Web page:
Background: Nearly half of all pregnancies in the United States (US) are unintended. Nonuse, incorrect or inconsistent use of contraception may be related to limited support of male partners. Partners often accompany women seeking abortions to the clinic, representing an opportunity for health providers to engage them. This pilot study estimates the proportion of abortion patients accompanied by a male partner, the proportion agreeing to couples counseling and describes couples’ experiences with the counseling.
Study Design: At a Baltimore clinic providing abortion, after preliminary qualitative research we recorded the number of patients who came with partners and accepted couples counseling in a 3-month period and sought feedback on the couples counseling in questionnaires from women, partners and the counselor. The counseling session consisted of giving information about the procedure and counseling regarding choices of a post-abortion contraceptive method and related topics that the woman and/or partner might raise.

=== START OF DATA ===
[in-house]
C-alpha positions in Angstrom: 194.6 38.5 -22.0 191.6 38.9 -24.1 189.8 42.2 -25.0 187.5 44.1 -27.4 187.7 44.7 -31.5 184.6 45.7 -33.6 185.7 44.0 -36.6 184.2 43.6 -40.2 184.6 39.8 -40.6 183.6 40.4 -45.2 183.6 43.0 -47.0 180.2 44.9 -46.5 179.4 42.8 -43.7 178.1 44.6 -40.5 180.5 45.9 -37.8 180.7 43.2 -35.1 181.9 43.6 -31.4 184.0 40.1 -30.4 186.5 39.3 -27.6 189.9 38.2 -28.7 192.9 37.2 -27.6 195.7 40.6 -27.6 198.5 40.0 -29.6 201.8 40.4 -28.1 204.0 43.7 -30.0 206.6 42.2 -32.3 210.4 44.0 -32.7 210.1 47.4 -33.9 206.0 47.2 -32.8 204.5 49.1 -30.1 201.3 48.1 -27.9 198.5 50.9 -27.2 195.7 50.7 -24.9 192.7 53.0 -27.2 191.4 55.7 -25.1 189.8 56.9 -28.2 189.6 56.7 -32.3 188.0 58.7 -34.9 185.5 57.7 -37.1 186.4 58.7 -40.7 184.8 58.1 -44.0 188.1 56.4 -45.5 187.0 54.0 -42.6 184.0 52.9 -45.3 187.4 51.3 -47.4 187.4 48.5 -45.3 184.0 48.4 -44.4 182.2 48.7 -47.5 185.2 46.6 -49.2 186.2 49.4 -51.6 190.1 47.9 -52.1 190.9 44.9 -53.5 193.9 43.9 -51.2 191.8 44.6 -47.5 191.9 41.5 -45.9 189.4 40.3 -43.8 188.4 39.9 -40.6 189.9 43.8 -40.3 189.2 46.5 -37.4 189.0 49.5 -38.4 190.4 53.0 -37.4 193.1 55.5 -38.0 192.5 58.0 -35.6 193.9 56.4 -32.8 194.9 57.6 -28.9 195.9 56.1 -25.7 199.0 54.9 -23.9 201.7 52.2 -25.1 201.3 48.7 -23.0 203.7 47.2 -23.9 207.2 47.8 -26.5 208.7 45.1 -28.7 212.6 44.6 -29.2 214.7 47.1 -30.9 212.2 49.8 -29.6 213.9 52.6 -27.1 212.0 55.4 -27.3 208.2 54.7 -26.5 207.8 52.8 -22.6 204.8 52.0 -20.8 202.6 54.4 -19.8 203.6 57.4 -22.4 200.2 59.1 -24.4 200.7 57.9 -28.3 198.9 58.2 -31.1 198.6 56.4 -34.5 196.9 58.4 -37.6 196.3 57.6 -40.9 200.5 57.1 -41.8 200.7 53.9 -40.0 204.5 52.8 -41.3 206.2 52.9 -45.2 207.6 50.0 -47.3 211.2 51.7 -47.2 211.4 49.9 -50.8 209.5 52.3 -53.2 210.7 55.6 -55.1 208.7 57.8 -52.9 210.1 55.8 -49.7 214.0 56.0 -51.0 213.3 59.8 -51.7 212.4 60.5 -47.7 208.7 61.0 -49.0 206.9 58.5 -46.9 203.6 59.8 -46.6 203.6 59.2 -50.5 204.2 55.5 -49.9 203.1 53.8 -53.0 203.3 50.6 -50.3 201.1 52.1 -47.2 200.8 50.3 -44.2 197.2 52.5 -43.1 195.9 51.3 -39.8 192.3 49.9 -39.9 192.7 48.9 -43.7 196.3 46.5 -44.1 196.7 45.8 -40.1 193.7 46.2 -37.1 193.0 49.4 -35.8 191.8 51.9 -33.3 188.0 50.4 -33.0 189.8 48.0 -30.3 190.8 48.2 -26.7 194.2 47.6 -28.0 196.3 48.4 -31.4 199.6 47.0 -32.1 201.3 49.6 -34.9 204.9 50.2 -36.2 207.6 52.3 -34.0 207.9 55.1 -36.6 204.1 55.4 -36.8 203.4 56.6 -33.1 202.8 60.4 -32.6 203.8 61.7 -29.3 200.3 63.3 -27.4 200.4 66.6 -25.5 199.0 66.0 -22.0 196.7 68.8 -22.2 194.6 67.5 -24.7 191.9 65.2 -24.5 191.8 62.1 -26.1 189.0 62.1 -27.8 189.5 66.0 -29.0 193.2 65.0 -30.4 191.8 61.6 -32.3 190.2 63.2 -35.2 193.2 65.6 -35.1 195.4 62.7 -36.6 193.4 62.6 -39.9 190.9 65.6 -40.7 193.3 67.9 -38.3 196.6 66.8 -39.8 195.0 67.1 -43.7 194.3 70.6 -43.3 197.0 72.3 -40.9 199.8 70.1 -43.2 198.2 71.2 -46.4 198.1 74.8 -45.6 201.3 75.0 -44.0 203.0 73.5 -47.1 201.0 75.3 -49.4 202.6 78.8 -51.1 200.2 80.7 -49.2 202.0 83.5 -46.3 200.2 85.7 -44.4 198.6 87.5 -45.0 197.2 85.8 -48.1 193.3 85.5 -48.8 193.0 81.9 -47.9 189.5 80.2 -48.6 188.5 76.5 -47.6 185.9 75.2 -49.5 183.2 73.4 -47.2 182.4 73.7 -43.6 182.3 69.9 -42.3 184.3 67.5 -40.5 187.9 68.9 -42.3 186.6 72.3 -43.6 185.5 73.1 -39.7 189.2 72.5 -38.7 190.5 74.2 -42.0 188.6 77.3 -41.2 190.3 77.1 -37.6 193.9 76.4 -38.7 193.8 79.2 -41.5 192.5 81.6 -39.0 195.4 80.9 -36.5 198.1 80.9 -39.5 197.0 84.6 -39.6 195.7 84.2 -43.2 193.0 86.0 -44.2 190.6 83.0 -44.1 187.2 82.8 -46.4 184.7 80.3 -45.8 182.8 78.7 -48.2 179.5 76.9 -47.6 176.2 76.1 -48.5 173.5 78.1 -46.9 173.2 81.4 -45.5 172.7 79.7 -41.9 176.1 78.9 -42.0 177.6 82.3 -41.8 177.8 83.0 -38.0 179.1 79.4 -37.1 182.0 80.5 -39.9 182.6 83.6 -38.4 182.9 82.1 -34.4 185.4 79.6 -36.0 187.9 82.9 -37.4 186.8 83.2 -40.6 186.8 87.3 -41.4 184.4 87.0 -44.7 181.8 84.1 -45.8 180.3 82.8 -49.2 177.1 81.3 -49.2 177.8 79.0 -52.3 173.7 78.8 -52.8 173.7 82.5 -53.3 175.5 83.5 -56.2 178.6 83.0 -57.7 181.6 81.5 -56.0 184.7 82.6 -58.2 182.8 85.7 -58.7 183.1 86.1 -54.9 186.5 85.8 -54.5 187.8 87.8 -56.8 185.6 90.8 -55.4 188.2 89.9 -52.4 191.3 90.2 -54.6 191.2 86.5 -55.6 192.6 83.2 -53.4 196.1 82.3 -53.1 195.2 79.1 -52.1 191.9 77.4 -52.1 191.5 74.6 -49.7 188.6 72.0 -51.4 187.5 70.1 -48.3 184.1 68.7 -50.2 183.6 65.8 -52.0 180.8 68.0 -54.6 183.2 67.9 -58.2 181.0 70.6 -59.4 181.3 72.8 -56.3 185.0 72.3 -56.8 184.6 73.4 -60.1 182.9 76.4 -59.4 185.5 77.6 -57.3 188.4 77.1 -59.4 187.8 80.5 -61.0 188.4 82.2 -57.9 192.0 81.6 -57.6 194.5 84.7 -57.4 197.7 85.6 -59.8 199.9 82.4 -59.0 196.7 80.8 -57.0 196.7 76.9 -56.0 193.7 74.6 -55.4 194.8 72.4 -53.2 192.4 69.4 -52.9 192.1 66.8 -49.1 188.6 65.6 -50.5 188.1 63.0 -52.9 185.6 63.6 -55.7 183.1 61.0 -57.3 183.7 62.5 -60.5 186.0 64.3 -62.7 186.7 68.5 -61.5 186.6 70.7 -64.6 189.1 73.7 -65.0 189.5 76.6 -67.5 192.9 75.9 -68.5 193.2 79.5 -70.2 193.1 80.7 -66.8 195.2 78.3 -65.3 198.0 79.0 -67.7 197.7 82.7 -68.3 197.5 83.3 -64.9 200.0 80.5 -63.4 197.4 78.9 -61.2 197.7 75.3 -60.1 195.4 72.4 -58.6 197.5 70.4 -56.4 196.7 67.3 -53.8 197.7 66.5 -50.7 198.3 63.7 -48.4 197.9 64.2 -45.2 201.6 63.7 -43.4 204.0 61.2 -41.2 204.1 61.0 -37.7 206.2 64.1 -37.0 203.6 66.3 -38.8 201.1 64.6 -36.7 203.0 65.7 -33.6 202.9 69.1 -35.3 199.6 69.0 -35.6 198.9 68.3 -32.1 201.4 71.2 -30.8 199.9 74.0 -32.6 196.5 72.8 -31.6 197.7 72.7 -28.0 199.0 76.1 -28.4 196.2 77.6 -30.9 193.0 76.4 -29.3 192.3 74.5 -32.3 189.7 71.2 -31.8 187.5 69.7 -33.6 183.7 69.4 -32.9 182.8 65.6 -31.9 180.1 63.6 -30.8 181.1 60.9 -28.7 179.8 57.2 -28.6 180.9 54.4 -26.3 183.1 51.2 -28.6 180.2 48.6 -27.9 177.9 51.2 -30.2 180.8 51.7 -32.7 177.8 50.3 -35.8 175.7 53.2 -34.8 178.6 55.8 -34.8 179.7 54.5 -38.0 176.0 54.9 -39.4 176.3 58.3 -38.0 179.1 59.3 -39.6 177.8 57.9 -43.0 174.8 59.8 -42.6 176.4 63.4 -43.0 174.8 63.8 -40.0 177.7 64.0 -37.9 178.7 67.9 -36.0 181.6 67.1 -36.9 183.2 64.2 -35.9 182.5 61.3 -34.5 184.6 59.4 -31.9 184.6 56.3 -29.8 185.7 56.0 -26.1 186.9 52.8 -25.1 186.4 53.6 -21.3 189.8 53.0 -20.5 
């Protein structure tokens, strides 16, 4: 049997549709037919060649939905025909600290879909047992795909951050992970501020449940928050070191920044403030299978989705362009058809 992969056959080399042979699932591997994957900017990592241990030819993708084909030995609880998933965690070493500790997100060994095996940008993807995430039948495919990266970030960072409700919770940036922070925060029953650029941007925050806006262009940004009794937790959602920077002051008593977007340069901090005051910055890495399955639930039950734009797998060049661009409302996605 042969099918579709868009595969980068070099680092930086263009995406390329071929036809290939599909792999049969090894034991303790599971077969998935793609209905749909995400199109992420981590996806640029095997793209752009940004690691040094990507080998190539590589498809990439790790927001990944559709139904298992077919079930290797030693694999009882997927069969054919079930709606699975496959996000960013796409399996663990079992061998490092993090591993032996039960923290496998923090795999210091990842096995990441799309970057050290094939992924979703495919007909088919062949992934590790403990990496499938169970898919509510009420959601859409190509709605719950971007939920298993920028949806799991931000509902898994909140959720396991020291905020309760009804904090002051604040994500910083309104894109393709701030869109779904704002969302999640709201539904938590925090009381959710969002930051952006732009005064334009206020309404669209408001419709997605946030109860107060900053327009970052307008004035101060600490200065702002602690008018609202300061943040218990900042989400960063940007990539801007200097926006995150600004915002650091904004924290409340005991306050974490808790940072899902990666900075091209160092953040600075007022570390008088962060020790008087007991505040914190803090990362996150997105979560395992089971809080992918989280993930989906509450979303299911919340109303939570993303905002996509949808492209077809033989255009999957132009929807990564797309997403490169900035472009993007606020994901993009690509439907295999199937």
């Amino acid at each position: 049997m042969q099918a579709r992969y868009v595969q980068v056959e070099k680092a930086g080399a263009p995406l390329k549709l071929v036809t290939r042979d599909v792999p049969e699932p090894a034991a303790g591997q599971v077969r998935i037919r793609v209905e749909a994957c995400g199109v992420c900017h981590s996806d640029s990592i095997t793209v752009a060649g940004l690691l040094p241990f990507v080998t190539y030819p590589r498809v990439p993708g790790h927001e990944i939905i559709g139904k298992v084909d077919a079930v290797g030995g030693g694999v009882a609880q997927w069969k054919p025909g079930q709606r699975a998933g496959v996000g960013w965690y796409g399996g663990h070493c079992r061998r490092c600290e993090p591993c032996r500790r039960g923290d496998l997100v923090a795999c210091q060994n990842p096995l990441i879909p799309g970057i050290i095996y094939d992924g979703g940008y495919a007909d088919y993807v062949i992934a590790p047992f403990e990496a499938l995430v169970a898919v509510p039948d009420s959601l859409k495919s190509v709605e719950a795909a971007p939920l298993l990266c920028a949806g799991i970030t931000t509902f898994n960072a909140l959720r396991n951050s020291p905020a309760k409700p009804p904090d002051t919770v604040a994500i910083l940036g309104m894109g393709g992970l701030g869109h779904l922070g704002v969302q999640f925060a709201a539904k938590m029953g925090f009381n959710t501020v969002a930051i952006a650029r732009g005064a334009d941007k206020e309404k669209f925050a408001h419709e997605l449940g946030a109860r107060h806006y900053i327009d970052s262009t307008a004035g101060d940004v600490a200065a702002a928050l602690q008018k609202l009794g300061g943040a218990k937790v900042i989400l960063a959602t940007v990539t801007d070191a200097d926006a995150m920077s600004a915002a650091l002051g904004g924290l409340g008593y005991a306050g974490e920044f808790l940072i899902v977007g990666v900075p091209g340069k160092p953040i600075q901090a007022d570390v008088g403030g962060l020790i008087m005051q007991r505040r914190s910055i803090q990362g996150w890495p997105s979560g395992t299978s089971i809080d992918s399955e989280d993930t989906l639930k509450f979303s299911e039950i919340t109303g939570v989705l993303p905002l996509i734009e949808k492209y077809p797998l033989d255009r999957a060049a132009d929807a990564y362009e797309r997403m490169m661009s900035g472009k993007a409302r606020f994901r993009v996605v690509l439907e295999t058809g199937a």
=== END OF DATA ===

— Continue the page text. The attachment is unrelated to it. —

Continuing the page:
Results: Overall, 27% of 774 patients came with their male partner, 28% with someone else and 45% alone. Fewer African-Americans (23%) came with a male partner, compared to 35% each among Whites and Hispanics (p<.001). Among all couples, 42% (n=88) accepted couple counseling. Many women (77%) and partners (59%) completing questionnaires (n=66) had expected the partner to be involved in the clinic visit. The patients appreciated having the partner's support, having an informed partner with whom to communicate and being able to share decision making.
Conclusion: Over a quarter of patients to an abortion clinic came with a partner without any advance notice of the availability of couple counseling, and a sizable minority of these couples accepted couple counseling. Those who had the counseling evaluated it favorably.